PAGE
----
Film Reviews

Dumb and Dumber To Is Missing the Original's Magic Idiocy

In the mid 1990s, self-appointed cultural gatekeepers used to wield Peter and Bobby Farrelly’s Dumb and Dumber as proof of the deterioration of film artistry. Those people hadn’t, of course, actually bothered to see the movie, and thus had no sense of its peculiar, sweet-spirited, un-toilet-trained brilliance. Times have changed, thank God, and today Dumb and Dumber is rightly considered a classic, a number one deserving of a proper number two: In Dumb and Dumber To, Jim Carrey and Jeff Daniels return as Lloyd Christmas and Harry Dunne, best friends who share a few thousand brain cells, give or take, between them. They’re 20 years older, if not 20 years wiser, and though their faces have aged appropriately, both look more or less the same as they used to, Lloyd with his chipped tooth and cereal-bowl bangs, Harry with his bird’s-nest mop of hair and half-perplexed, half-disgusted scowl.

But something’s not right. There’s a vague sourness to Dumb and Dumber To, uncharacteristic of the Farrellys -- even their Three Stooges movie, for all its eye-poking and nose-doinking, was filled with bratty affection. In Dumb and Dumber To, the moments that underscore Lloyd and Harry’s devotion to each other feel overwritten and forced (even if they do include a few instances of wholly selfless diaper changing). The two spend more time dishing out sharp jabs to the nuts and semi-advertently killing off tropical birds than doing sweet stuff like smelling each other’s farts -- although there’s a little of that, too. The plot -- in which Harry and Lloyd leave their beloved Rhode Island and set off in search of the daughter Harry never knew he had, a ditzy dish with an overachieving grin (Rachel Melvin) -- moves efficiently enough; it’s the movie’s lackluster spirit that lags behind.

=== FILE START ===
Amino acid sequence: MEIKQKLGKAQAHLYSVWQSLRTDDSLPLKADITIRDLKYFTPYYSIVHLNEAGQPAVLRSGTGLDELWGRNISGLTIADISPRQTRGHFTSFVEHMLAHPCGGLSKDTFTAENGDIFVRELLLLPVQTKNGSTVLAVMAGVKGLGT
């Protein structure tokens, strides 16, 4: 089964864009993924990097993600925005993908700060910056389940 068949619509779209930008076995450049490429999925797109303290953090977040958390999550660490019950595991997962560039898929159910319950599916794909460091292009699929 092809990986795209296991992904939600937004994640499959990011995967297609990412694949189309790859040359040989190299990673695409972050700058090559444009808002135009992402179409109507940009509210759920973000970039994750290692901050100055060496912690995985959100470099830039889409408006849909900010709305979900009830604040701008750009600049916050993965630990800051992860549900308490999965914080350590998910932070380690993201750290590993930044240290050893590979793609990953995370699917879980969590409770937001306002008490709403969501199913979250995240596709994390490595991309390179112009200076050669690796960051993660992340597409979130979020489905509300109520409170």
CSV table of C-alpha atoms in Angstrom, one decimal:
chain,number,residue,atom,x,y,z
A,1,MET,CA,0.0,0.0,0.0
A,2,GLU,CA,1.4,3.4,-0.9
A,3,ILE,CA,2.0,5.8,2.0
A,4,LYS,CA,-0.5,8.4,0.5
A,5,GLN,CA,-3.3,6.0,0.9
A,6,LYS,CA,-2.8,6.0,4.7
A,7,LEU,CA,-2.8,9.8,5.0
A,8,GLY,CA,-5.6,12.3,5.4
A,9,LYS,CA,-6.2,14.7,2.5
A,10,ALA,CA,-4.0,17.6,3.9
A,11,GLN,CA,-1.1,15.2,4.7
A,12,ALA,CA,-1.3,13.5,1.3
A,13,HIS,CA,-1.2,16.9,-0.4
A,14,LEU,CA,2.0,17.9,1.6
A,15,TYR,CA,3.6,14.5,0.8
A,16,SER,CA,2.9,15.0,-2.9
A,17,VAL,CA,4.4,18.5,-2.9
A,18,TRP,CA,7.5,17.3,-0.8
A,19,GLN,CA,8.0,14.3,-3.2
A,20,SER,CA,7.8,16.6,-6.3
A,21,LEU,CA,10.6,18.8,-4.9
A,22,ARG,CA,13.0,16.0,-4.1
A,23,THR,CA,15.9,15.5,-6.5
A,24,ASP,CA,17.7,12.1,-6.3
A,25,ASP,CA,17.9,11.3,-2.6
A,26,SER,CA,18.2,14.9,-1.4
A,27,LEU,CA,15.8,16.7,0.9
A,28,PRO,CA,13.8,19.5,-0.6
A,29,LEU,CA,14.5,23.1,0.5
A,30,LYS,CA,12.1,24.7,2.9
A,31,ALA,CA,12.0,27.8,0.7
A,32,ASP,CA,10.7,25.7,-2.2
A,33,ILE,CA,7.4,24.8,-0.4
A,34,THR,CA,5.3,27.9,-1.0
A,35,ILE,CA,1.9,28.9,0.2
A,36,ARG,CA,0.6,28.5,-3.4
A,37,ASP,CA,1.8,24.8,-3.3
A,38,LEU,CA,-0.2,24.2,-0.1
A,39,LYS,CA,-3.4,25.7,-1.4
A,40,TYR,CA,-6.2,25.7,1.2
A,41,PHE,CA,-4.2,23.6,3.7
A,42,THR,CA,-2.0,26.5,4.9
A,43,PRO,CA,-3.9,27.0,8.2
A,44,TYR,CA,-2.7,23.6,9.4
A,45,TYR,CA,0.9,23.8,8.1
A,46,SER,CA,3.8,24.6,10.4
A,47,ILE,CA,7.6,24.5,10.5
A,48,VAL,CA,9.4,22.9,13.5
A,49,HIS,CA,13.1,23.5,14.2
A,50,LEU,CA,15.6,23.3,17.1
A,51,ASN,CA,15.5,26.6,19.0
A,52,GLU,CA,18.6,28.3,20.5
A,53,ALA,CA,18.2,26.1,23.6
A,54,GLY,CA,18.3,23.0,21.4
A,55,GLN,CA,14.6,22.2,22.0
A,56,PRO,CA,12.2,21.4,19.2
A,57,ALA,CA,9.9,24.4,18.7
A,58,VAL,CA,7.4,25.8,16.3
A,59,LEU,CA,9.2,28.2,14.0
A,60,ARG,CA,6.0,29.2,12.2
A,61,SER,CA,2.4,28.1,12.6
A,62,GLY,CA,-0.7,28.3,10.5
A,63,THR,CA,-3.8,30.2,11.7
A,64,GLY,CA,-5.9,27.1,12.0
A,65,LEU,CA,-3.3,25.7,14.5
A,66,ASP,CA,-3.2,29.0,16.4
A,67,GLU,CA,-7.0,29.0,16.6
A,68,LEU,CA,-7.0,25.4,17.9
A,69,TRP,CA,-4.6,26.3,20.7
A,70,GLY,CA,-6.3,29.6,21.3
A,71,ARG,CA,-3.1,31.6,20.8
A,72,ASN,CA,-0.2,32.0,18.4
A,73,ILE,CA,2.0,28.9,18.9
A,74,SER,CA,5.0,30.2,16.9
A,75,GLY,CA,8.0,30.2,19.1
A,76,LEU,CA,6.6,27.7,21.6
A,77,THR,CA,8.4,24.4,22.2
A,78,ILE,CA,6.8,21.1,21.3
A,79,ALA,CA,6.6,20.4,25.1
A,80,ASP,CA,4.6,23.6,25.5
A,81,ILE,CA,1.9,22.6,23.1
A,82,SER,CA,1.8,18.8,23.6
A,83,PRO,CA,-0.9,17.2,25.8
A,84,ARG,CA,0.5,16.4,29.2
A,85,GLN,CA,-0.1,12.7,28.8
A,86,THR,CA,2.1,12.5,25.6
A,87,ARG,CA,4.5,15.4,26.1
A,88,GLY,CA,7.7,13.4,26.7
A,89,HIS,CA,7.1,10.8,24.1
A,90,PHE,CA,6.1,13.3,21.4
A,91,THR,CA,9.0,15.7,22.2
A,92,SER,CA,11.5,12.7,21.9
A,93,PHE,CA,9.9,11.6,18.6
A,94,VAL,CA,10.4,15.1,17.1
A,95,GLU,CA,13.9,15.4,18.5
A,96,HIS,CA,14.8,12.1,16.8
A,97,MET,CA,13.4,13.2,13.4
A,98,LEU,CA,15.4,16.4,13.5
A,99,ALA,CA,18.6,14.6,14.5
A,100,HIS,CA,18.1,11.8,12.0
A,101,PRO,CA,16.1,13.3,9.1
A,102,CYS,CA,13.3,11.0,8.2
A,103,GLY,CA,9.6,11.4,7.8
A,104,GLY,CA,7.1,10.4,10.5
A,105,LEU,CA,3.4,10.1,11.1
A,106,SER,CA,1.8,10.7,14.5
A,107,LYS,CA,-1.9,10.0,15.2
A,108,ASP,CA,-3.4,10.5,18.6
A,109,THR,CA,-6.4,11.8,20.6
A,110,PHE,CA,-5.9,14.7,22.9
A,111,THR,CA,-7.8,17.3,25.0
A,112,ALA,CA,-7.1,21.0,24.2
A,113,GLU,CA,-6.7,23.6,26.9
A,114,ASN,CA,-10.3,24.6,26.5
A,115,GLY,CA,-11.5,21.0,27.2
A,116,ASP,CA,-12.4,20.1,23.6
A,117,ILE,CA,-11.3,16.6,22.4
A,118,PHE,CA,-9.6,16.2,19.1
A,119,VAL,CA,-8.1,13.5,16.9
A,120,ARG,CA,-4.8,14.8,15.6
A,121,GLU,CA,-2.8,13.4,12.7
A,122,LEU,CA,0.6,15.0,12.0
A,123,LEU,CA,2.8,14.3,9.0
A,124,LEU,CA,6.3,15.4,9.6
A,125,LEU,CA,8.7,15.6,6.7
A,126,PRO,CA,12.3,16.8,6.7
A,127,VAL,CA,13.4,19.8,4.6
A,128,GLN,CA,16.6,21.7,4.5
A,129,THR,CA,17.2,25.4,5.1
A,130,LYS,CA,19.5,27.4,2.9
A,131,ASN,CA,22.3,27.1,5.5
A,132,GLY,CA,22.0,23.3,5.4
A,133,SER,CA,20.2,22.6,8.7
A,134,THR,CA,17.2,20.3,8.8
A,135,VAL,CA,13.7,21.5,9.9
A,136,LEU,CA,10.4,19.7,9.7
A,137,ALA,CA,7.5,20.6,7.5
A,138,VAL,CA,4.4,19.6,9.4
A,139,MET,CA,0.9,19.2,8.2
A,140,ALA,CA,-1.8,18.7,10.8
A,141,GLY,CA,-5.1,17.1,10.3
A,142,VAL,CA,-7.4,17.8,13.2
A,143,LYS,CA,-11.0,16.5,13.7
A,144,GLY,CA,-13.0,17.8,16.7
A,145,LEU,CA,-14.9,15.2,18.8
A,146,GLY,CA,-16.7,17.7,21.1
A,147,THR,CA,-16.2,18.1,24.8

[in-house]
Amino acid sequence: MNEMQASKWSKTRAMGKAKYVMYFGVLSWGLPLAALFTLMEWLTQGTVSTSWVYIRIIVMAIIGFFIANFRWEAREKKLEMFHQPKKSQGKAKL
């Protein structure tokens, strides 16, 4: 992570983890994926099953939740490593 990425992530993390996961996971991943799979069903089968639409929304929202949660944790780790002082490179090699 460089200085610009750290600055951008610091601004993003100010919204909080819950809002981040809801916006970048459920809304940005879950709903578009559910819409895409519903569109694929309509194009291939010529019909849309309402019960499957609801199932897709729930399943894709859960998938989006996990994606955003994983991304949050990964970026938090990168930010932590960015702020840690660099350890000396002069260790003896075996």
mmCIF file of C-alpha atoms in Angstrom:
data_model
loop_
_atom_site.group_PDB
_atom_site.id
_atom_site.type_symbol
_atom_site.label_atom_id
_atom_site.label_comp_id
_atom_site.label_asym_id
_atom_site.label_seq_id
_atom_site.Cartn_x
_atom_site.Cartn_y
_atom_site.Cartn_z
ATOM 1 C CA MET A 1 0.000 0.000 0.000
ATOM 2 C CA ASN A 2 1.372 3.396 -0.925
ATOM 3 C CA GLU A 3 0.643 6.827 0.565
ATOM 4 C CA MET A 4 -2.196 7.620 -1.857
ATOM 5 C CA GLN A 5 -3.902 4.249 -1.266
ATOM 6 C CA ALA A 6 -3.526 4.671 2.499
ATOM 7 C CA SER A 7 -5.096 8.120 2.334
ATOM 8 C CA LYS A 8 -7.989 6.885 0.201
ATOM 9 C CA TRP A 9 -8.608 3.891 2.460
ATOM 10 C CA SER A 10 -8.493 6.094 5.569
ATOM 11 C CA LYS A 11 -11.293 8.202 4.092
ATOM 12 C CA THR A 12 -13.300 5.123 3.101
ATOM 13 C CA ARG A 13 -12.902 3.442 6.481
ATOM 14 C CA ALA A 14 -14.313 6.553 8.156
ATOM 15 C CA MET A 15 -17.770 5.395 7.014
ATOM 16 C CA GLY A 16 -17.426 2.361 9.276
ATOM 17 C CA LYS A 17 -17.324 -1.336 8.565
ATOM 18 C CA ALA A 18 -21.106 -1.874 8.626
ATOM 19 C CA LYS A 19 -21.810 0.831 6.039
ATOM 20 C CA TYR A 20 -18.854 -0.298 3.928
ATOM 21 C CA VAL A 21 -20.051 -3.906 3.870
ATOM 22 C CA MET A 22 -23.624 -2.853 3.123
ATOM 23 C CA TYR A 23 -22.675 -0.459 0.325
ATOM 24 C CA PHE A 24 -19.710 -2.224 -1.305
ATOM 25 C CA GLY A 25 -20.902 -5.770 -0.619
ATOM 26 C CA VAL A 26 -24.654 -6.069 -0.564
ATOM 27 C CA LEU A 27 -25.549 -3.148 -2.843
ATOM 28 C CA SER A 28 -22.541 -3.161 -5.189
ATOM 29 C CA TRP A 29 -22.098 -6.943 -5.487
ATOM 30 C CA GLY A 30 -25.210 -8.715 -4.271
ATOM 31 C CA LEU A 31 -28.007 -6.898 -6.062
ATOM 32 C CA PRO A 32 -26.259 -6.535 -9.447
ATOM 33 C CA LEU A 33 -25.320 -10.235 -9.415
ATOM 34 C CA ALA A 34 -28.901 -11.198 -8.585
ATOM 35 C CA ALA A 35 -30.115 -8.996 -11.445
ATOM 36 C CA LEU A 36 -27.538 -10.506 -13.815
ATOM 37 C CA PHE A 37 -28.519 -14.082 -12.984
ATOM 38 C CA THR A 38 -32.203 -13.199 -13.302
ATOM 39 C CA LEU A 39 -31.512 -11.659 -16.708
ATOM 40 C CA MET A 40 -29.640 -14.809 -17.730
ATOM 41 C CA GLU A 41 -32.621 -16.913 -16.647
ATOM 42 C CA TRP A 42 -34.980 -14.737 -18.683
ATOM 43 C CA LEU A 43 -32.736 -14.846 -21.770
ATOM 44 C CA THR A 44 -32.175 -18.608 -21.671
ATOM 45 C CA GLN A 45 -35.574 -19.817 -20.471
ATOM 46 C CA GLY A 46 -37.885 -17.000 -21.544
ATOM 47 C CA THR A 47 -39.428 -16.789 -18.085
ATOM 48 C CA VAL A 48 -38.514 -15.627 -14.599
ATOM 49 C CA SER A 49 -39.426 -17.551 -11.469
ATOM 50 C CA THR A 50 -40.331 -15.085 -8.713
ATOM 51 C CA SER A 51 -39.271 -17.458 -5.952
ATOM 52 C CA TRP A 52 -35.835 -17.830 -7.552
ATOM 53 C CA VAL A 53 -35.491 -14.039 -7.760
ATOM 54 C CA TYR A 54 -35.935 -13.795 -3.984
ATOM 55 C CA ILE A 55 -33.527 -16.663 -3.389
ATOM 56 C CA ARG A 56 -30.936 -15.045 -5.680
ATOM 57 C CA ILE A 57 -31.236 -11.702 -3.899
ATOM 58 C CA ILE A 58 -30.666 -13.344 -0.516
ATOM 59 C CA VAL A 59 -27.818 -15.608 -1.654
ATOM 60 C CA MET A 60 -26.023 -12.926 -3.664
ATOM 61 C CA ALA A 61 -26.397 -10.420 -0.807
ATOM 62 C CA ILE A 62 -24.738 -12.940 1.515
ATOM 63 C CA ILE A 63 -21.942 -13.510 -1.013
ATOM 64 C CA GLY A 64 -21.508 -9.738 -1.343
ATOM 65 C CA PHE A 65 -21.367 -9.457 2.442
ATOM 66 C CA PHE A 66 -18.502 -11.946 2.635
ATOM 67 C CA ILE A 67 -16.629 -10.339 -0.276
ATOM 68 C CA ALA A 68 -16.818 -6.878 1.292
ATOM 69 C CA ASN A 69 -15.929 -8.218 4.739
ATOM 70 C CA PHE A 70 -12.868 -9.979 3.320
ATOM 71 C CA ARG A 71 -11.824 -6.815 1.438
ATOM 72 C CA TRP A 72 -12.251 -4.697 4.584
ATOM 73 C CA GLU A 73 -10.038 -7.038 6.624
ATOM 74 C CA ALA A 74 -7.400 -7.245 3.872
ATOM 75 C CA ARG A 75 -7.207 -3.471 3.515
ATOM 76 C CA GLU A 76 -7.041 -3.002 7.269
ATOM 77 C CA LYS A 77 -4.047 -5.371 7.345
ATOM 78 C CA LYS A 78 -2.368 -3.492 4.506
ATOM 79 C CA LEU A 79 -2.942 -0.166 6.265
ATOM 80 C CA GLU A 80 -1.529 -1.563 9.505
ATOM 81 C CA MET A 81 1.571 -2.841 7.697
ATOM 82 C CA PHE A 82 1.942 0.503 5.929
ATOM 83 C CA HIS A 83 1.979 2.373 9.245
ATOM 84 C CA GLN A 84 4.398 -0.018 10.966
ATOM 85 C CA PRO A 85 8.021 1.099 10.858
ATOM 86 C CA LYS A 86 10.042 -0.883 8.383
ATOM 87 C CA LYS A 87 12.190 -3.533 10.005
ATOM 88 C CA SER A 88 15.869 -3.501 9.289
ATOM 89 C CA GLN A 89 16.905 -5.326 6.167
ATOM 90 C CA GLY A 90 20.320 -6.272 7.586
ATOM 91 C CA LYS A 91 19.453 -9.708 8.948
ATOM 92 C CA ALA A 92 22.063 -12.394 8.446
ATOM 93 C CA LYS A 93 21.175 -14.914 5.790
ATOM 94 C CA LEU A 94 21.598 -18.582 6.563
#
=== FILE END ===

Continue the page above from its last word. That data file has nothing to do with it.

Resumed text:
That’s a shame, because there are more than a few inspired gags here, exuberant in their go-for-broke idiocy: Lloyd refers to Harry’s long-lost daughter as “the fruit of your loom.” The two phone each other accidentally from opposite ends of a couch. And in a superb reprise of the genius “soup du jour” joke from Dumb and Dumber, Lloyd hears that a bar is serving drinks “gratis” and responds, thoughtfully, “That sounds expensive.” But the misfires, including a strange menstruation gag, far outnumber the hits. Dumb and Dumber To is mostly just a kick in the nuts, and not the good kind -- provided there is a good kind.

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Stephanie Zacharek was the principal film critic at the Village Voice from 2013 to 2015. She is a member of the New York Film Critics Circle and of the National Society of Film Critics. In 2015 Zacharek was named a finalist for the Pulitzer Prize in criticism.

Her work also appeared in the publications of the Voice’s film partner, Voice Media Group: LA Weekly, Denver Westword, Phoenix New Times, Miami New Times, Broward-Palm Beach New Times, Houston Press, Dallas Observer and OC Weekly.